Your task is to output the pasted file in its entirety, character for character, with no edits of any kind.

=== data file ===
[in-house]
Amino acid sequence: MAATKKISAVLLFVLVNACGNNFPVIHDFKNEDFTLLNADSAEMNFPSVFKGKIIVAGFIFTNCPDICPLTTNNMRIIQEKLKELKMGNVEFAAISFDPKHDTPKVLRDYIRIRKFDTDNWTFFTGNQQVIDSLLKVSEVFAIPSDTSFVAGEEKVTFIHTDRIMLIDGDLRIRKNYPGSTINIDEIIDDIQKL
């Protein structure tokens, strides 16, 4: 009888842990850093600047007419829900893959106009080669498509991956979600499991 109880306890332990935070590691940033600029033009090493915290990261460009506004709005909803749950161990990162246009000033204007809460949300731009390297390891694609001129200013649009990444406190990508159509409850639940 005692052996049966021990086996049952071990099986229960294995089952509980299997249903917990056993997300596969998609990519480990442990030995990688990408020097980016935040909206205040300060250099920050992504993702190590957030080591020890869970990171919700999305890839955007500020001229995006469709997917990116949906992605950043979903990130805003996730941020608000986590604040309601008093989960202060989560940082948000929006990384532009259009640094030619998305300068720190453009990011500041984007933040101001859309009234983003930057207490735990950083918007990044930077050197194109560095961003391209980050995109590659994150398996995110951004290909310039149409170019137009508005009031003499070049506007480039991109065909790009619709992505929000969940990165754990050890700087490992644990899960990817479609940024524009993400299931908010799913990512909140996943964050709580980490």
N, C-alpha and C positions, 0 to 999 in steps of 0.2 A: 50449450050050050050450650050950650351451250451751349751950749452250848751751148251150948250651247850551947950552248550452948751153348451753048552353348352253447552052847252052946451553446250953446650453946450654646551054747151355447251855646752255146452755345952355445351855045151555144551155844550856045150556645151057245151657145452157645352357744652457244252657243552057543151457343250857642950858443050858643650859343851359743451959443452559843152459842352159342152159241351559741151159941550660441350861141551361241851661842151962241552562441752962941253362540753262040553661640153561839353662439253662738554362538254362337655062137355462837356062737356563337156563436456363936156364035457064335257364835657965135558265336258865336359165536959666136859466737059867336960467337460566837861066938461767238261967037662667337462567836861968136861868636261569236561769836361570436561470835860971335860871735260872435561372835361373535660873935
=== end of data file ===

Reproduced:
[in-house]
Amino acid sequence: MAATKKISAVLLFVLVNACGNNFPVIHDFKNEDFTLLNADSAEMNFPSVFKGKIIVAGFIFTNCPDICPLTTNNMRIIQEKLKELKMGNVEFAAISFDPKHDTPKVLRDYIRIRKFDTDNWTFFTGNQQVIDSLLKVSEVFAIPSDTSFVAGEEKVTFIHTDRIMLIDGDLRIRKNYPGSTINIDEIIDDIQKL
């Protein structure tokens, strides 16, 4: 009888842990850093600047007419829900893959106009080669498509991956979600499991 109880306890332990935070590691940033600029033009090493915290990261460009506004709005909803749950161990990162246009000033204007809460949300731009390297390891694609001129200013649009990444406190990508159509409850639940 005692052996049966021990086996049952071990099986229960294995089952509980299997249903917990056993997300596969998609990519480990442990030995990688990408020097980016935040909206205040300060250099920050992504993702190590957030080591020890869970990171919700999305890839955007500020001229995006469709997917990116949906992605950043979903990130805003996730941020608000986590604040309601008093989960202060989560940082948000929006990384532009259009640094030619998305300068720190453009990011500041984007933040101001859309009234983003930057207490735990950083918007990044930077050197194109560095961003391209980050995109590659994150398996995110951004290909310039149409170019137009508005009031003499070049506007480039991109065909790009619709992505929000969940990165754990050890700087490992644990899960990817479609940024524009993400299931908010799913990512909140996943964050709580980490």
N, C-alpha and C positions, 0 to 999 in steps of 0.2 A: 50449450050050050050450650050950650351451250451751349751950749452250848751751148251150948250651247850551947950552248550452948751153348451753048552353348352253447552052847252052946451553446250953446650453946450654646551054747151355447251855646752255146452755345952355445351855045151555144551155844550856045150556645151057245151657145452157645352357744652457244252657243552057543151457343250857642950858443050858643650859343851359743451959443452559843152459842352159342152159241351559741151159941550660441350861141551361241851661842151962241552562441752962941253362540753262040553661640153561839353662439253662738554362538254362337655062137355462837356062737356563337156563436456363936156364035457064335257364835657965135558265336258865336359165536959666136859466737059867336960467337460566837861066938461767238261967037662667337462567836861968136861868636261569236561769836361570436561470835860971335860871735260872435561372835361373535660873935